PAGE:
International Association for Cryptologic Research

International Association
for Cryptologic Research


Rossana Motta


Robust, Anonymous RFID Authentication with Constant Key-Lookup
A considerable number of anonymous RFID authentication schemes have been proposed. However, current proposals either do not provide robust security guarantees, or suffer from scalability issues when the number of tags issued by the system is very large. In this paper, we focus on approaches that reconcile these important requirements. In particular, we seek to reduce the complexity of identifying tags by the back-end server in anonymous RFID authentication protocols---what we term the key-lookup problem. We propose a compiler that transforms a generic RFID authentication protocol (supporting anonymity) into one that achieves the same guarantees with constant key-lookup cost even when the number of tags is very large (billions of tags and beyond). This approach uses a lightweight one-way trapdoor function and produces protocols that are suitable for deployment into current tag architectures. We then explore the issue of minimal assumptions required, and show that one-way trapdoor functions are necessary to achieve highly scalable, robustly secure solutions. We then relax the requirement of unlinkable anonymity, and consider scalable solutions that are provably secure and for which the loss of privacy is minimal.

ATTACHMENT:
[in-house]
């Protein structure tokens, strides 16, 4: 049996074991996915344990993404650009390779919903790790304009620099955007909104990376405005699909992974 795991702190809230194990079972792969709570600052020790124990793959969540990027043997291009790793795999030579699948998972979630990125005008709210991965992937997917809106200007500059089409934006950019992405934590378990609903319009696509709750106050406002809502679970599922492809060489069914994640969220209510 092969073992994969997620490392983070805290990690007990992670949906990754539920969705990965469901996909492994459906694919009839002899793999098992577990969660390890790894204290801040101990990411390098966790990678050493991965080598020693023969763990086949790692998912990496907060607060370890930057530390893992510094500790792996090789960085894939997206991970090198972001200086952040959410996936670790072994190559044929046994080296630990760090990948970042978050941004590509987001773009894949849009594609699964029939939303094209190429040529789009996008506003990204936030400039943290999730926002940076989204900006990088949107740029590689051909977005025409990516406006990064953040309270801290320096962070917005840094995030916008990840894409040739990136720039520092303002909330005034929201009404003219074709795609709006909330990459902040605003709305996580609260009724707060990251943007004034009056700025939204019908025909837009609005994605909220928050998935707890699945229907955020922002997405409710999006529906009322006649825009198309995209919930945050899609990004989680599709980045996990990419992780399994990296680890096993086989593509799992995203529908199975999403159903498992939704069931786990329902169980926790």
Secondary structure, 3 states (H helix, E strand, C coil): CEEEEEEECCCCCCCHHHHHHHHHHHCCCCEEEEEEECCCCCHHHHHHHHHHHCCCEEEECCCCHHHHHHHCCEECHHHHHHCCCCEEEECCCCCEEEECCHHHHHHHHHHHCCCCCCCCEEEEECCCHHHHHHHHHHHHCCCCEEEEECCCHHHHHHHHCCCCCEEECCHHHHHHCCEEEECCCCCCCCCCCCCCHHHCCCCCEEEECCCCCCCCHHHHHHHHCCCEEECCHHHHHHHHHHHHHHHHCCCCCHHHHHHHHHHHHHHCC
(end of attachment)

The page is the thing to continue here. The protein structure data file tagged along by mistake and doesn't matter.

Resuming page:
Provably Secure Grouping-proofs for RFID tags
We investigate an application of RFIDs referred to in the literature as the group scanning problem, in which several tags are ``simultaneously'' scanned by a reader. The security context of this application was first discussed by Ari Juels, who presented a protocol that allows pairs of RFID tags to provide evidence of having been simultaneous scanned---a yoking proof. Our goal is to study group scanning proofs in strong adversarial models. We describe a security model for RFID group scanning proofs, and consider versions of the problem that require privacy (anonymity) of the grouped tags, and/ or forward-security properties. Our security model is based on the Universal Composability framework and supports reusability (through modularity of security guarantees). We also introduce novel protocols that realize the security models, focusing on efficient solutions based on off-the-shelf components, such as highly optimized pseudo-random function designs that require fewer than 2000 Gate-Equivalents.


Mike Burmester (2)
Breno de Medeiros (2)